Submitted to: Journal of Apicultural Research
Publication Type: Peer Reviewed Journal
Publication Acceptance Date: April 6, 2007
Publication Date: June 1, 2007
Citation: Chen, Y., Evans, J.D., Hamilton, M.C., Feldlaufer, M.F. 2007. The influence of RNA integrity on the detection of honey bee viruses: Molecular assessment of different sample storage methods. Journal of Apicultural Research. 46(2):81-87. Interpretive Summary: Honey bee samples collected from the field are often required to be shipped to laboratory facilities for determination of virus infections. However, bee samples can easily be degraded by the ubiquitous presence of enzymes during the shipping process if storage conditions are not ideal. The degradation of bee samples can result in a failure to detect viruses in virus-infected bees. Therefore, storage conditions during the period between the collection of the samples and the processing of the samples are of particular importance for accurate diagnosis of bee virus infections. We studied the effects of six storage conditions on the detection of honey bee virus infections. Our results indicated that traditional frozen storage method is the method of choice for storing bee samples intended for virus analysis. This information can be used by other researchers and apiary inspectors to investigate honey bee colonies for virus infections.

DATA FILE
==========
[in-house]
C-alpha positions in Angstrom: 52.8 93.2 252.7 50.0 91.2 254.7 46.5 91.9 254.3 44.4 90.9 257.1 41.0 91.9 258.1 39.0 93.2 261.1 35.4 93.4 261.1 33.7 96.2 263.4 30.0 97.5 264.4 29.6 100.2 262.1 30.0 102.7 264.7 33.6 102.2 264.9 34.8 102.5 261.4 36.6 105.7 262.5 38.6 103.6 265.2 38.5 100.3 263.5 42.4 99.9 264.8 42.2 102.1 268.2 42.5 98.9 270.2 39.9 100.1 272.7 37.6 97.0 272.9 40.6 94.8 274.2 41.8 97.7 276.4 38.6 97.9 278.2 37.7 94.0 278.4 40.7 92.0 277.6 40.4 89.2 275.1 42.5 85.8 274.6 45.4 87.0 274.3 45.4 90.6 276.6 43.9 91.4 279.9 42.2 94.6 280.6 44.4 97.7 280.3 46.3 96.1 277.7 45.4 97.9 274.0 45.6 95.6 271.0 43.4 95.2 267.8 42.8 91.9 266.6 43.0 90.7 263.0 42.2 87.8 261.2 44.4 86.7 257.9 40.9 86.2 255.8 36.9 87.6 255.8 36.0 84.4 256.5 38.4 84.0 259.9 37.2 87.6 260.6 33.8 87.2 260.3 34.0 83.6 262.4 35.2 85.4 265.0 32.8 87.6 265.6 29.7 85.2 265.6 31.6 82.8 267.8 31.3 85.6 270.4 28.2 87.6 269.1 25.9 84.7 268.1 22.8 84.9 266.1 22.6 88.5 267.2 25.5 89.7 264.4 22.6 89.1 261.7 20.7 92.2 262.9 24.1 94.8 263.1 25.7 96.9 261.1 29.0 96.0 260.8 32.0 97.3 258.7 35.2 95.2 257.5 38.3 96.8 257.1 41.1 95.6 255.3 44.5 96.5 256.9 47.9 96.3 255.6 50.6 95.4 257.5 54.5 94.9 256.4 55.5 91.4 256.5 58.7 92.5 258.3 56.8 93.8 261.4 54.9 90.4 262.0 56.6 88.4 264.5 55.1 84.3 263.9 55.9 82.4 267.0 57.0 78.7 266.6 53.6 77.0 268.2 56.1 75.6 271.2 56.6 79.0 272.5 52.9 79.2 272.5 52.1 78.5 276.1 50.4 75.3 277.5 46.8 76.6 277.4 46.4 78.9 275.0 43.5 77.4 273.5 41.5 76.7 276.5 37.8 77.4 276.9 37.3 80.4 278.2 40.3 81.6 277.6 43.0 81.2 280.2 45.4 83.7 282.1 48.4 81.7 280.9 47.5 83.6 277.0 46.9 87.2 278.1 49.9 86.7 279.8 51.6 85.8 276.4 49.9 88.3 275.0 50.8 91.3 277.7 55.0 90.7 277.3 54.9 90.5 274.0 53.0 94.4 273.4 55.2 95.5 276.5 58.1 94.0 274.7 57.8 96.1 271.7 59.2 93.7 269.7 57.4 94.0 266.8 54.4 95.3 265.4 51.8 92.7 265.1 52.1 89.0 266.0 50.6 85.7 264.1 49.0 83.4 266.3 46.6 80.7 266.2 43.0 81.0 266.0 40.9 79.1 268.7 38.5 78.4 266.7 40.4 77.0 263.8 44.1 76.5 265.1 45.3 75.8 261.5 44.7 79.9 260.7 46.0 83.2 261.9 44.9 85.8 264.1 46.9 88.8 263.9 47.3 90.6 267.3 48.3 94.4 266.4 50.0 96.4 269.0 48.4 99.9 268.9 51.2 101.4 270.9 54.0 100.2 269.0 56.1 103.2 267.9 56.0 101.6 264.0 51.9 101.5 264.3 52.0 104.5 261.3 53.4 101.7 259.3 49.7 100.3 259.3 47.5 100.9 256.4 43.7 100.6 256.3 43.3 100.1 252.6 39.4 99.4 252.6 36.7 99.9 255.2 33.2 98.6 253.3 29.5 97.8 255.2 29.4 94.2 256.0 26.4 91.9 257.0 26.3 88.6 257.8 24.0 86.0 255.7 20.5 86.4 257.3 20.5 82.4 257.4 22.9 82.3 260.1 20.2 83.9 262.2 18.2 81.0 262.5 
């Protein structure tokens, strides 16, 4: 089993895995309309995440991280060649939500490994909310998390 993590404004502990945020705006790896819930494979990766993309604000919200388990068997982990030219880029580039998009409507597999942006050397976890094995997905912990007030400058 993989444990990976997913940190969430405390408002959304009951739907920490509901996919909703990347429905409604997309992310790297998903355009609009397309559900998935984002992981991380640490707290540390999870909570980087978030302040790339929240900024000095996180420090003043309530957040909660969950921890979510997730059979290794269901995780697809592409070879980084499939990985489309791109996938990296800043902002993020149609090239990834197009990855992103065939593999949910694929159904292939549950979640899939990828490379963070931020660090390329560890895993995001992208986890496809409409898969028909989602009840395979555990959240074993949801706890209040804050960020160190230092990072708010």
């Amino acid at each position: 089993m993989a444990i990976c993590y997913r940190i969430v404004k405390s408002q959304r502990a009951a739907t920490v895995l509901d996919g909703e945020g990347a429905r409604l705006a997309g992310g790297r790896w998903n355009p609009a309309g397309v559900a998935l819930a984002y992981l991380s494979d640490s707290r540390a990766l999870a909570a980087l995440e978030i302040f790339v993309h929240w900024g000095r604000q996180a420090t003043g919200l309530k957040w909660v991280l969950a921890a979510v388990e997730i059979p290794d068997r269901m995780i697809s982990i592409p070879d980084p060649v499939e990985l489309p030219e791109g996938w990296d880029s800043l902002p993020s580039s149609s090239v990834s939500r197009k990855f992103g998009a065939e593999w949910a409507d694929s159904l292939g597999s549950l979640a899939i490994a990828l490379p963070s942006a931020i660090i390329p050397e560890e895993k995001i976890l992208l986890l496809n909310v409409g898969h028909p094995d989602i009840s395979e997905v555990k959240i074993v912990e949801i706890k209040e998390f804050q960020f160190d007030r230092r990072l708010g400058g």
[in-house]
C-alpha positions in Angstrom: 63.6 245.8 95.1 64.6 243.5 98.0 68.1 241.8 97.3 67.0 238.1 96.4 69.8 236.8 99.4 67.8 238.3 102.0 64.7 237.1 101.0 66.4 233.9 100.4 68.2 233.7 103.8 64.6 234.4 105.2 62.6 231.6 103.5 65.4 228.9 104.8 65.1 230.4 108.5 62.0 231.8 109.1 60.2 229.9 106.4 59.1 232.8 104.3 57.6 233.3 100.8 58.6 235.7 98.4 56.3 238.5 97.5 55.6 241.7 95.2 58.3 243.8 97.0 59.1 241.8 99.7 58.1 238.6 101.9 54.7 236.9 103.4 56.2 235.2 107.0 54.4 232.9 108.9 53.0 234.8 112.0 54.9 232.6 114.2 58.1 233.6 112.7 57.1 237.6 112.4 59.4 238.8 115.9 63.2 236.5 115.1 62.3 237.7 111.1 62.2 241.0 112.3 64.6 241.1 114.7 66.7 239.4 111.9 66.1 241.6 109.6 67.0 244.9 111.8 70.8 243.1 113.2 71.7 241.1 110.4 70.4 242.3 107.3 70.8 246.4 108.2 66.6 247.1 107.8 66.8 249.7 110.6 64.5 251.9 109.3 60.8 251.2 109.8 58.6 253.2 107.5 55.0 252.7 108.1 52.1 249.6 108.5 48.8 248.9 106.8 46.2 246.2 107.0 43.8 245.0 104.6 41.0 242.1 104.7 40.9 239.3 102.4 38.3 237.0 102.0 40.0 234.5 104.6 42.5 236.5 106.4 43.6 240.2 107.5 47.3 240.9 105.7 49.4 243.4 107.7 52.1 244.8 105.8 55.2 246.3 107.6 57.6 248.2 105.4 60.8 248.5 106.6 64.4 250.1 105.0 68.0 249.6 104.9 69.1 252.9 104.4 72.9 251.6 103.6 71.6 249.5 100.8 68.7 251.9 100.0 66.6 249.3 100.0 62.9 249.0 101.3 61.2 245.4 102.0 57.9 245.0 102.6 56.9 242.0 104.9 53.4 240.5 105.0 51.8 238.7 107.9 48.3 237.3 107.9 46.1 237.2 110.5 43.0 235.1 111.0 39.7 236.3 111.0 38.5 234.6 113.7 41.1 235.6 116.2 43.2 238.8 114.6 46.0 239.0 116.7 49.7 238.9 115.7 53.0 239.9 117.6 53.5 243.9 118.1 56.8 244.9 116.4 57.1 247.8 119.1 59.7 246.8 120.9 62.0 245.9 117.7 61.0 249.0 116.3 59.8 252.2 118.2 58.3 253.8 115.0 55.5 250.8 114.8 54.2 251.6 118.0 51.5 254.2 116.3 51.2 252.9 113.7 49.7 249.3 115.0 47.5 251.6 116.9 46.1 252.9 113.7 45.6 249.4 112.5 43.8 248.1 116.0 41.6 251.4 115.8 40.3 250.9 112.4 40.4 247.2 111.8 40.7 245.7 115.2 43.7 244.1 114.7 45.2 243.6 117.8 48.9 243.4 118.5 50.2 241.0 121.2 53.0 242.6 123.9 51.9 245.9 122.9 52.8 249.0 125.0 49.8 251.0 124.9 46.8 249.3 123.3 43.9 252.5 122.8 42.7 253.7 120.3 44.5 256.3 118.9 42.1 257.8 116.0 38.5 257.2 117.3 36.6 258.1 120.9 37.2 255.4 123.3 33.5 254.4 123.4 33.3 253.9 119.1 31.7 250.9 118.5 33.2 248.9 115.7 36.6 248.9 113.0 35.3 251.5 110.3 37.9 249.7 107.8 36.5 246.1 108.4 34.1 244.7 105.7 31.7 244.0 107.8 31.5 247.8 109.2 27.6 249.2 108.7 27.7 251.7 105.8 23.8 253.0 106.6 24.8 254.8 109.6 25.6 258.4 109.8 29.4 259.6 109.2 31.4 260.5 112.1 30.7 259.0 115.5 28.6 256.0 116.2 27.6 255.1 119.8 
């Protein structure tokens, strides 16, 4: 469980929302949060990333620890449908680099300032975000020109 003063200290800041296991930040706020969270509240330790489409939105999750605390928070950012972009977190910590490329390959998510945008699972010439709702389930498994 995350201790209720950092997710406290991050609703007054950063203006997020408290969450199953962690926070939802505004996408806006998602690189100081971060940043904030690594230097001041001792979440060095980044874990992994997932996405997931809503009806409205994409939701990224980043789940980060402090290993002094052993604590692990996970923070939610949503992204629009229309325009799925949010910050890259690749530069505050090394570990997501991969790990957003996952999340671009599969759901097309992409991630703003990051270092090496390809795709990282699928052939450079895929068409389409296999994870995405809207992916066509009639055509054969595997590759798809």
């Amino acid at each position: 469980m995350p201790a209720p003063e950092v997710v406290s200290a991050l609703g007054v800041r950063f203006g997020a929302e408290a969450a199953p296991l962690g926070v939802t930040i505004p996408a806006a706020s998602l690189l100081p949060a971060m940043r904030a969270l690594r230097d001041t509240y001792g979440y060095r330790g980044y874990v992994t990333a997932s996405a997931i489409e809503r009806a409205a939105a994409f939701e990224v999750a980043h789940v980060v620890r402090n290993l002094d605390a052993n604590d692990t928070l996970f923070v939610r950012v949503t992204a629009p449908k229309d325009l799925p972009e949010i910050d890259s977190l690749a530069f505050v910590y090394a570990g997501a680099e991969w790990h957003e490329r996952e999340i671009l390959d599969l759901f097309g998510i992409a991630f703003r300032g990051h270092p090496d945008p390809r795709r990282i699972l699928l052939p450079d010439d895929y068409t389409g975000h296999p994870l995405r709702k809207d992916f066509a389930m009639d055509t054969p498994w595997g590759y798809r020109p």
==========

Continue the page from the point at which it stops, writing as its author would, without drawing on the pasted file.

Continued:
Technical Abstract: RNA quality has been considered one of the most critical components for the overall success of RNA-based assays. To ensure accuracy of virus diagnosis by RT-PCR method, it is important to identify an optimal sample storage method that stabilizes RNA and prevents RNA from activities of RNase in intact samples. We studied the effects of six storage conditions on the integrity of RNA and the influence of RNA integrity on the detection of honey bee virus infections. RNA was isolated from samples processed under each of six storage conditions: 1) at 4oC; 2) at –20oC; 3) at –80oC; 4) immersed in RNAlater at 4oC; 5) immersed in self-made RNA stabilization solution at 4oC; or 6) immersed in 70% ethanol at room temperature. The results indicated that frozen samples yielded RNA of the highest quality and the highest quantity among all tested samples, suggesting that the traditional frozen storage method is the method of choice for storing bee samples intended for virus analysis. RNAlater and self-made RNA stabilization solution only provide protection to tissues that are cut in very thin slices so that every part of the tissue can have direct contact with the solution. Therefore, they didn’t provide successful RNA stabilization for the whole intact bees in our studies. RNA from samples stored at 4oC was partially degraded, suggesting that a temperature of 4oC can slow down the activities of RNAse and provide a certain level of protection to RNA. 70% ethanol caused quick and strong degradation of RNA and therefore bee samples that are stored in 70% ethanol are not the recommended starting material for virus analysis. The information obtained from this study is interesting to other researchers and apiary inspectors involved in epidemiological surveillance of bee viral infections.